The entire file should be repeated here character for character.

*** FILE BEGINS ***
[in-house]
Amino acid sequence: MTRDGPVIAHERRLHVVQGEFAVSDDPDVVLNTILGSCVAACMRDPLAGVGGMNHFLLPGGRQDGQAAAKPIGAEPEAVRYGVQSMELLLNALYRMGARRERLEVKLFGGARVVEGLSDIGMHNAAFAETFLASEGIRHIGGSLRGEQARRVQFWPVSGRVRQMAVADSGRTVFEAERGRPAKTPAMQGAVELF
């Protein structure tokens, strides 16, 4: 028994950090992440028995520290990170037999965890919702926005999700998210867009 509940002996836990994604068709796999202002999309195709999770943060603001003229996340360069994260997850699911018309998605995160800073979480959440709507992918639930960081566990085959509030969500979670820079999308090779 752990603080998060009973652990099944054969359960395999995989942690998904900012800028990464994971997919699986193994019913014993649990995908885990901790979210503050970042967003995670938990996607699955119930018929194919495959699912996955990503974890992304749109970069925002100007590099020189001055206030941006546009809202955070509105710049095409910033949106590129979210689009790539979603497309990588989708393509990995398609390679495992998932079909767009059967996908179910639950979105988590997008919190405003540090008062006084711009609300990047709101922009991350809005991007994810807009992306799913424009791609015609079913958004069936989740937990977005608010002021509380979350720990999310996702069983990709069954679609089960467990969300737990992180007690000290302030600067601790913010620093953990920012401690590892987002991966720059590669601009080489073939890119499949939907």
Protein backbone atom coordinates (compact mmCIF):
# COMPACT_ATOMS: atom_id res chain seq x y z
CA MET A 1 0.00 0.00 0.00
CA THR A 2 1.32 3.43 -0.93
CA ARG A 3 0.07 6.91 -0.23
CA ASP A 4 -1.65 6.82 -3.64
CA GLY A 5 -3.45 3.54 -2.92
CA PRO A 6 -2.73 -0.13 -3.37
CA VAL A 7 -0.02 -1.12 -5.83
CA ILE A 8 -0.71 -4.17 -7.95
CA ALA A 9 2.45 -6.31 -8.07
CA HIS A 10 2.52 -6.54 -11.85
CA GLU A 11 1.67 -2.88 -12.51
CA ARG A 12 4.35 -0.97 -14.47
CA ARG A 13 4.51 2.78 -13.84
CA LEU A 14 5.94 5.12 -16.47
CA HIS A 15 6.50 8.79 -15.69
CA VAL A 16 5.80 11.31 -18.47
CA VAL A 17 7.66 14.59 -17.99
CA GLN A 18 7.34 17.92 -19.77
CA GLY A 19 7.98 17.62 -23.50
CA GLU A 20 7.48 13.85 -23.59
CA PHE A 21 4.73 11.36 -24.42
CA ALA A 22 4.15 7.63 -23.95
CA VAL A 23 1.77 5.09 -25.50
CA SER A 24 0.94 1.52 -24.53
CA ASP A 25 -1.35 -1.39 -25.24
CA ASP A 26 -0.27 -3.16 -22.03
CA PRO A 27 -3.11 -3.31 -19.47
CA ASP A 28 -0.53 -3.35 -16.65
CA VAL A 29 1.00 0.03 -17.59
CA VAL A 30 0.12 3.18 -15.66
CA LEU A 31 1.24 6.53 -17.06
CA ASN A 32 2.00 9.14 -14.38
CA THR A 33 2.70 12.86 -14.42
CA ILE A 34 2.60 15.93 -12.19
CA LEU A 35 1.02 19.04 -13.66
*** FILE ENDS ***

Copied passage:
[in-house]
Amino acid sequence: MTRDGPVIAHERRLHVVQGEFAVSDDPDVVLNTILGSCVAACMRDPLAGVGGMNHFLLPGGRQDGQAAAKPIGAEPEAVRYGVQSMELLLNALYRMGARRERLEVKLFGGARVVEGLSDIGMHNAAFAETFLASEGIRHIGGSLRGEQARRVQFWPVSGRVRQMAVADSGRTVFEAERGRPAKTPAMQGAVELF
């Protein structure tokens, strides 16, 4: 028994950090992440028995520290990170037999965890919702926005999700998210867009 509940002996836990994604068709796999202002999309195709999770943060603001003229996340360069994260997850699911018309998605995160800073979480959440709507992918639930960081566990085959509030969500979670820079999308090779 752990603080998060009973652990099944054969359960395999995989942690998904900012800028990464994971997919699986193994019913014993649990995908885990901790979210503050970042967003995670938990996607699955119930018929194919495959699912996955990503974890992304749109970069925002100007590099020189001055206030941006546009809202955070509105710049095409910033949106590129979210689009790539979603497309990588989708393509990995398609390679495992998932079909767009059967996908179910639950979105988590997008919190405003540090008062006084711009609300990047709101922009991350809005991007994810807009992306799913424009791609015609079913958004069936989740937990977005608010002021509380979350720990999310996702069983990709069954679609089960467990969300737990992180007690000290302030600067601790913010620093953990920012401690590892987002991966720059590669601009080489073939890119499949939907």
Protein backbone atom coordinates (compact mmCIF):
# COMPACT_ATOMS: atom_id res chain seq x y z
CA MET A 1 0.00 0.00 0.00
CA THR A 2 1.32 3.43 -0.93
CA ARG A 3 0.07 6.91 -0.23
CA ASP A 4 -1.65 6.82 -3.64
CA GLY A 5 -3.45 3.54 -2.92
CA PRO A 6 -2.73 -0.13 -3.37
CA VAL A 7 -0.02 -1.12 -5.83
CA ILE A 8 -0.71 -4.17 -7.95
CA ALA A 9 2.45 -6.31 -8.07
CA HIS A 10 2.52 -6.54 -11.85
CA GLU A 11 1.67 -2.88 -12.51
CA ARG A 12 4.35 -0.97 -14.47
CA ARG A 13 4.51 2.78 -13.84
CA LEU A 14 5.94 5.12 -16.47
CA HIS A 15 6.50 8.79 -15.69
CA VAL A 16 5.80 11.31 -18.47
CA VAL A 17 7.66 14.59 -17.99
CA GLN A 18 7.34 17.92 -19.77
CA GLY A 19 7.98 17.62 -23.50
CA GLU A 20 7.48 13.85 -23.59
CA PHE A 21 4.73 11.36 -24.42
CA ALA A 22 4.15 7.63 -23.95
CA VAL A 23 1.77 5.09 -25.50
CA SER A 24 0.94 1.52 -24.53
CA ASP A 25 -1.35 -1.39 -25.24
CA ASP A 26 -0.27 -3.16 -22.03
CA PRO A 27 -3.11 -3.31 -19.47
CA ASP A 28 -0.53 -3.35 -16.65
CA VAL A 29 1.00 0.03 -17.59
CA VAL A 30 0.12 3.18 -15.66
CA LEU A 31 1.24 6.53 -17.06
CA ASN A 32 2.00 9.14 -14.38
CA THR A 33 2.70 12.86 -14.42
CA ILE A 34 2.60 15.93 -12.19
CA LEU A 35 1.02 19.04 -13.66